The city is no stranger to flooding. In 2007, a Drescher et al. study on risk perception consisting of analysis of flood risk exposure and the development of flood risk maps showed that flooding is a regular occurrence. The study documented a total of 26 floods from 1943 to 2006 and noted a sharp increase in the number of flooding events from the 1970s. Before this could be categorized as a direct correlation of climate change, the study also highlighted, based on the meteorological data from 1813, that there has been no increase in the rate of rainfall received annually over the years. Floods of 1996 and 2005 had been caused by strong single rainfall events exacerbated by manmade pressures.
What is interesting to note is that in the month of November in 2015, the event in large part was referred to as “Chennai Rains,” including on social media. An article on 18 November in the newspaper Mint for instance opened by reporting that Chennai “woke up to a clear sky on 17 November after a week of incessant downpour that threw life out of gear” and called the city “water-logged.” A cursory scan of media coverage of 2015 now shows that it is widely cited as the “Chennai floods.” How, when, and why did “rains” become “floods”?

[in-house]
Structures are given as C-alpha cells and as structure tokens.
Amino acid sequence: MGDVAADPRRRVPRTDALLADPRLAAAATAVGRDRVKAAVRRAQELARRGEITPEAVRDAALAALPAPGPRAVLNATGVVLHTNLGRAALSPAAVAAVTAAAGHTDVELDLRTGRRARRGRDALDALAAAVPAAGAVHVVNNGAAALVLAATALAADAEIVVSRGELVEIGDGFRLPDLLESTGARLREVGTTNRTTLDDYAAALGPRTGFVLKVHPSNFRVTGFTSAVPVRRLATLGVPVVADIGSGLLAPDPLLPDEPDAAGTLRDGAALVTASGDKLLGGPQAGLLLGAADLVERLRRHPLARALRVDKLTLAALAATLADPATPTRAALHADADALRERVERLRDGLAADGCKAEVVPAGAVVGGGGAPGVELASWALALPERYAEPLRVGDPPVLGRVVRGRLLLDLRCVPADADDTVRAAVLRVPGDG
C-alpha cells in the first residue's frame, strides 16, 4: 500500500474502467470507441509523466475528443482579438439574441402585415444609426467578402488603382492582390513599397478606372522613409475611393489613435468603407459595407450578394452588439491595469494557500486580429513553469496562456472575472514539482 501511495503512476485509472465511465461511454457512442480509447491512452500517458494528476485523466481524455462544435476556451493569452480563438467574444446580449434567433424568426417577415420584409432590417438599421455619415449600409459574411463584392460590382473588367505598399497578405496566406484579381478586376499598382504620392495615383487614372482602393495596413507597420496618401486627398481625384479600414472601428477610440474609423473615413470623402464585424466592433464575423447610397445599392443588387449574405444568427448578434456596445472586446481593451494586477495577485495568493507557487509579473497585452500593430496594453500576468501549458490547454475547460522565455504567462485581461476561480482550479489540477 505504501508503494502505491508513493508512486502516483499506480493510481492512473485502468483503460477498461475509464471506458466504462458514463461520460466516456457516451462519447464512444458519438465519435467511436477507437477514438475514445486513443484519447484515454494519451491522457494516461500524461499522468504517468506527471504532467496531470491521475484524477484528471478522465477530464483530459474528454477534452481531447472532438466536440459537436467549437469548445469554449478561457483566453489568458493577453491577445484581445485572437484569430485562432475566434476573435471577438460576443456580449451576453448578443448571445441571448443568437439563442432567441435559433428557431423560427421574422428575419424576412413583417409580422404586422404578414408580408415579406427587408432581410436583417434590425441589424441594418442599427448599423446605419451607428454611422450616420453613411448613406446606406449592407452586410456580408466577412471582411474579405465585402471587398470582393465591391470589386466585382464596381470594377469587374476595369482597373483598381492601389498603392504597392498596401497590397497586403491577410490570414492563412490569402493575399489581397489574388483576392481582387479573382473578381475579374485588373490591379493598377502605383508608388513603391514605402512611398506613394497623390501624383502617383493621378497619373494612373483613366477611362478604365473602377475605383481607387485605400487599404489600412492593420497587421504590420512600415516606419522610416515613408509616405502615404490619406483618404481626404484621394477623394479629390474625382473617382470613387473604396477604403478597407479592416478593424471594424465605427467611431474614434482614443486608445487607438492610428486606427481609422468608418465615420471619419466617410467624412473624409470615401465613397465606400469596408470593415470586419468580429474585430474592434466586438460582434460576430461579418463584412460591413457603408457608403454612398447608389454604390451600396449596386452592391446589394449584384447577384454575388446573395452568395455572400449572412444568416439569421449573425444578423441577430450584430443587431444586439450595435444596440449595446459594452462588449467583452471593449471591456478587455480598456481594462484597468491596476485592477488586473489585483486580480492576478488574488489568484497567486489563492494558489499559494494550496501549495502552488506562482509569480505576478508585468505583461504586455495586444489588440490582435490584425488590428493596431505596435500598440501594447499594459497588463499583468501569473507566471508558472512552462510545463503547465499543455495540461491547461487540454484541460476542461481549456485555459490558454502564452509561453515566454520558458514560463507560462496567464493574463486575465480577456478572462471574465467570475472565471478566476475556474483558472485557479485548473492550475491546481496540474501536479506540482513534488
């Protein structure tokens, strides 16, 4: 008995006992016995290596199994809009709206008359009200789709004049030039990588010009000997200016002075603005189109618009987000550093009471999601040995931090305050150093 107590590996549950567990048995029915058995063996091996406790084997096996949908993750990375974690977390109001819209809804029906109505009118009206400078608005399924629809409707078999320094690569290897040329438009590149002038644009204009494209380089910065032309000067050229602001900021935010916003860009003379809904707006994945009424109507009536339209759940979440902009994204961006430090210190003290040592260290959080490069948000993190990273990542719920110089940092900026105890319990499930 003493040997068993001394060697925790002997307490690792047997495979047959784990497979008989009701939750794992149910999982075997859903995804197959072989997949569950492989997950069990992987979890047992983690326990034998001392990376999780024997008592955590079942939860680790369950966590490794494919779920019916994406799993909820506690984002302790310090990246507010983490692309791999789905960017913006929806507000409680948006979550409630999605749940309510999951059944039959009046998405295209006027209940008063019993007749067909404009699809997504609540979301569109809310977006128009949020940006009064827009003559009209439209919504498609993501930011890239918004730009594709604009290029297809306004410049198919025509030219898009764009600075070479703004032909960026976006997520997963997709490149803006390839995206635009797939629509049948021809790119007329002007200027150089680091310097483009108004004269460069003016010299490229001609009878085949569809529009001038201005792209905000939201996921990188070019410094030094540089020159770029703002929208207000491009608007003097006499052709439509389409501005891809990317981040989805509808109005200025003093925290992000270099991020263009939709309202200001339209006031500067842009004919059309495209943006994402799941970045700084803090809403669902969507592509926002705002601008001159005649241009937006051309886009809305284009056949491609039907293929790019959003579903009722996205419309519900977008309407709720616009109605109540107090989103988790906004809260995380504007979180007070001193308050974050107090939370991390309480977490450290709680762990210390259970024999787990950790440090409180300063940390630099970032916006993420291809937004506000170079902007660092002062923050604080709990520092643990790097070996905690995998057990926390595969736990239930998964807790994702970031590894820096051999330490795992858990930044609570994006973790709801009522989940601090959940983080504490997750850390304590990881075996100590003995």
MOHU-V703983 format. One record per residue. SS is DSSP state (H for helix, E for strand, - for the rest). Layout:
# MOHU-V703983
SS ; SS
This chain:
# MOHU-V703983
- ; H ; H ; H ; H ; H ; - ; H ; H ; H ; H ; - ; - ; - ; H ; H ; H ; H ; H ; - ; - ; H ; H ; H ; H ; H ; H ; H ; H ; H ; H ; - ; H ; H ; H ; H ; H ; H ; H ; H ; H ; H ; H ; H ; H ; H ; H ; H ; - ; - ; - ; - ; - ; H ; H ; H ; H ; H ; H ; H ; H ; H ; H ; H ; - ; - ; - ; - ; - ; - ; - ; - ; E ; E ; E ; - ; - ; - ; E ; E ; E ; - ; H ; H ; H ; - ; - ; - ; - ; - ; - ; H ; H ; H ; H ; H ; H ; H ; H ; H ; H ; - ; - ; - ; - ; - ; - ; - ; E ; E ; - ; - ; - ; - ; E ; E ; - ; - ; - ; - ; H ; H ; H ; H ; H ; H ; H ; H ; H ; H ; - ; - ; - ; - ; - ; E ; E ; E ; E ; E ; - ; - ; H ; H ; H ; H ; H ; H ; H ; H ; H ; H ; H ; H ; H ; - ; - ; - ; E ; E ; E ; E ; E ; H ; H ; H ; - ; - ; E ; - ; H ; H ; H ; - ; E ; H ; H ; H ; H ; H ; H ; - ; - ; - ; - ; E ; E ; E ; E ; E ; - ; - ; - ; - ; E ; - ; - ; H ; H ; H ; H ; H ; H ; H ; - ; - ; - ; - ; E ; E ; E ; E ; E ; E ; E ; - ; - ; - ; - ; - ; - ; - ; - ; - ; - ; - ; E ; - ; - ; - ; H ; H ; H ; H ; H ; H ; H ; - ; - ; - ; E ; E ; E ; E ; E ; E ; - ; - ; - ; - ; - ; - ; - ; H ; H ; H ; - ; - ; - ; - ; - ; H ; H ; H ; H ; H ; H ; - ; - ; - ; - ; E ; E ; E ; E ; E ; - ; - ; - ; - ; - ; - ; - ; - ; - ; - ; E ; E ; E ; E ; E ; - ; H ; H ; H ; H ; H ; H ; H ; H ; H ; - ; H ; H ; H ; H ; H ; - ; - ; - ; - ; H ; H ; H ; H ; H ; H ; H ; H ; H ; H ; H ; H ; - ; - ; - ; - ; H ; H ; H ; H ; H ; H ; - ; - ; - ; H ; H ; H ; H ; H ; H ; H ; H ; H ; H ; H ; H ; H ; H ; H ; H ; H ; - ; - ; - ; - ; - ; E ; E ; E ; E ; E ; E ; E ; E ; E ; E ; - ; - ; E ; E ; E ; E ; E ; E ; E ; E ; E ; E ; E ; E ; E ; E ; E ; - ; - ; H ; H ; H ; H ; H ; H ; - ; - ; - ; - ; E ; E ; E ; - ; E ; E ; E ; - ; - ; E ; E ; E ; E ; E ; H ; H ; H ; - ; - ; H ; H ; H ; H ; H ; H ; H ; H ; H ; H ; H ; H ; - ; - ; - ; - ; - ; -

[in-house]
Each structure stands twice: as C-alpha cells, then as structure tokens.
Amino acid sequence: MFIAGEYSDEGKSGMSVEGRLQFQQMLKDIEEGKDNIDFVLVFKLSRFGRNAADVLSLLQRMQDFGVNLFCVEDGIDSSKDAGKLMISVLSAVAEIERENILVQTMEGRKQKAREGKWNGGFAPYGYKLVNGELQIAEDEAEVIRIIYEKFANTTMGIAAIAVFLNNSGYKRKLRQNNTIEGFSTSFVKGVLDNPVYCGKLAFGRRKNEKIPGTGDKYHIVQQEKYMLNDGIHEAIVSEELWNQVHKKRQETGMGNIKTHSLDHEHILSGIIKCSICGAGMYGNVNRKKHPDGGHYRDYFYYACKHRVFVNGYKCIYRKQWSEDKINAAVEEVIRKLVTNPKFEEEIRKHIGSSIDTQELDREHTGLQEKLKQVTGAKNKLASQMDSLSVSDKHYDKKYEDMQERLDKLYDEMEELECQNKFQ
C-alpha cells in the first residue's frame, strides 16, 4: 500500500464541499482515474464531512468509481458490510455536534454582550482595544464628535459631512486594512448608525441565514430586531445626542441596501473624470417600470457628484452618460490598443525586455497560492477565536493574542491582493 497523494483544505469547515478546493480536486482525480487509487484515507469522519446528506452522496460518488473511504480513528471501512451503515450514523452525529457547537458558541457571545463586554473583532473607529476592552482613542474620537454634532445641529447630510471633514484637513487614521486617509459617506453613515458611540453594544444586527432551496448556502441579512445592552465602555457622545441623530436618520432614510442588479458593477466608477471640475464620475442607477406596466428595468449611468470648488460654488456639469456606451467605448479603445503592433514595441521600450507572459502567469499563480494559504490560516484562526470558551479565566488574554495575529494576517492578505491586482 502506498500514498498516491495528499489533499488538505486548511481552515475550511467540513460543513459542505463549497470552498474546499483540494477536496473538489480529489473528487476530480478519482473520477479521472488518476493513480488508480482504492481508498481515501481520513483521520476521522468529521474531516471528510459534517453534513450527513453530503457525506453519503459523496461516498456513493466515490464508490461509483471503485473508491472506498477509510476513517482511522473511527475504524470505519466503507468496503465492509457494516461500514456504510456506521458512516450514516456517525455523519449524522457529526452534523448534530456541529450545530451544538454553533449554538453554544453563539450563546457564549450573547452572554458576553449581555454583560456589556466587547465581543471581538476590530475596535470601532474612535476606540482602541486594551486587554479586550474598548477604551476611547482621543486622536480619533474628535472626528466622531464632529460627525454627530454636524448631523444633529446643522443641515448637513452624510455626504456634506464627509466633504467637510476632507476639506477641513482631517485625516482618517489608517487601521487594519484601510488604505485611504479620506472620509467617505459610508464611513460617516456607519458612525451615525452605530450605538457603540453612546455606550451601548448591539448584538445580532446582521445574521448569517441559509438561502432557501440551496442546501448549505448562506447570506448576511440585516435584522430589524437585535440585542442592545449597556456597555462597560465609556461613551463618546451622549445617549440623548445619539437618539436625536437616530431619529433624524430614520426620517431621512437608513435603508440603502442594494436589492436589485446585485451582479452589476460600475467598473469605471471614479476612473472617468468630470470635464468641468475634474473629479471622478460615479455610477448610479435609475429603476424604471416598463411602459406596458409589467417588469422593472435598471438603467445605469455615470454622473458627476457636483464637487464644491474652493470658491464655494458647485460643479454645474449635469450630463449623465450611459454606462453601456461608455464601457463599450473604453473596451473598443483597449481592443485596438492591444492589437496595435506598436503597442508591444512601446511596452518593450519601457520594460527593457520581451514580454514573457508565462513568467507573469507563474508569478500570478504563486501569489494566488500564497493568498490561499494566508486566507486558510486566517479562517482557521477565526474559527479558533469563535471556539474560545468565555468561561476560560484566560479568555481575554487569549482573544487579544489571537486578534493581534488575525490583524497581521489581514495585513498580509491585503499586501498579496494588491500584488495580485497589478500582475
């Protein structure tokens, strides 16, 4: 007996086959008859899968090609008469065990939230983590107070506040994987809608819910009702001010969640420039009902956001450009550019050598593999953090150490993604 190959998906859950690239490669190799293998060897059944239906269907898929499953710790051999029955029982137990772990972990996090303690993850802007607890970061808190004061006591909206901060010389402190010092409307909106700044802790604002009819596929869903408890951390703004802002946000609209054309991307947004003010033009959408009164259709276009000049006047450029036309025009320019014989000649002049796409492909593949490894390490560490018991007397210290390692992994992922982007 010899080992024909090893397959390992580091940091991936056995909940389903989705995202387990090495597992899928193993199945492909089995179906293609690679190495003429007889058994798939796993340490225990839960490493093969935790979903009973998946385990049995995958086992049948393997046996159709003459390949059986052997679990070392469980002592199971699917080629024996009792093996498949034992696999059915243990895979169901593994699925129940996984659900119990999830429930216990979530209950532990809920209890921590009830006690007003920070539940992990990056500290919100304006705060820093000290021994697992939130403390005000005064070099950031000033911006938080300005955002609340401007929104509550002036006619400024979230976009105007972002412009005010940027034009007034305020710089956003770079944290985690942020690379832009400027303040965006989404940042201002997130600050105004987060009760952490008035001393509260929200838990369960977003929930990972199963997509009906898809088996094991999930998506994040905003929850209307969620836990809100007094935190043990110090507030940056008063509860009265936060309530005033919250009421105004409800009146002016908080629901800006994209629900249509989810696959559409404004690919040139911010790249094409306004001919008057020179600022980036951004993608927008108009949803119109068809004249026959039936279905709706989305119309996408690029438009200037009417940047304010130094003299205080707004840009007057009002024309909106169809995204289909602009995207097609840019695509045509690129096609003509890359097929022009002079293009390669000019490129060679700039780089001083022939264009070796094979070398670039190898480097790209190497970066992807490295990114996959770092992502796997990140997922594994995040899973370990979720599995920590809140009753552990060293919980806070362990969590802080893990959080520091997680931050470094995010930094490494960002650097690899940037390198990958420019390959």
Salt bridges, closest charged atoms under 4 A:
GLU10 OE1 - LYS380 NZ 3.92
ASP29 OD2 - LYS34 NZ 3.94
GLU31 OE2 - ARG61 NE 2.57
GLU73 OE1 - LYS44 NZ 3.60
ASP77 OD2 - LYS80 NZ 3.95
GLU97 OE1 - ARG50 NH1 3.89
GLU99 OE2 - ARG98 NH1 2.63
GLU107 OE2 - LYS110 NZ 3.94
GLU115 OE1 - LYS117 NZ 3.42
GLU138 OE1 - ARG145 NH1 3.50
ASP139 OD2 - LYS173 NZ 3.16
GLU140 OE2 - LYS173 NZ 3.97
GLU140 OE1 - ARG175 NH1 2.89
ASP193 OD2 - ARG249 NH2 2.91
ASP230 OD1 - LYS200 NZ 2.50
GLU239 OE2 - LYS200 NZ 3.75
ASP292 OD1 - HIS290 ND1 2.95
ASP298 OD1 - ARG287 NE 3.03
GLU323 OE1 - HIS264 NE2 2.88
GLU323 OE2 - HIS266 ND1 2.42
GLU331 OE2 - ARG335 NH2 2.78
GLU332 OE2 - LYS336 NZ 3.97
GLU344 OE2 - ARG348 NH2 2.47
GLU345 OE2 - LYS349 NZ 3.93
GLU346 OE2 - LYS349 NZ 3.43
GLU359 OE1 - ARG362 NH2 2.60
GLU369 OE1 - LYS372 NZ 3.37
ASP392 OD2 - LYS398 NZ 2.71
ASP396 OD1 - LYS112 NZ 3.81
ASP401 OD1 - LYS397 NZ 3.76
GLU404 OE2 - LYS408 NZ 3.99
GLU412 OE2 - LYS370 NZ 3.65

First, despite the state’s impressive rescue efforts, the events of 2015 reiterated the lack of understanding of the city’s natural drainage systems. The state’s decision to drain the excess water from one of the city’s three main reservoirs added to the already-heightened volume of the Adyar river which is part of its natural flow pattern, leading to sudden flooding.
Historical increase of the built-up area.
© Care Earth Trust
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Second, the state’s decision led to flooding in parts of the city that had earlier been immune to water-logging. These new areas which flooded were the affluent neighborhoods of Chennai, bringing the dangers of haphazard urban planning to everyone’s doorsteps as a reality to immediately confront.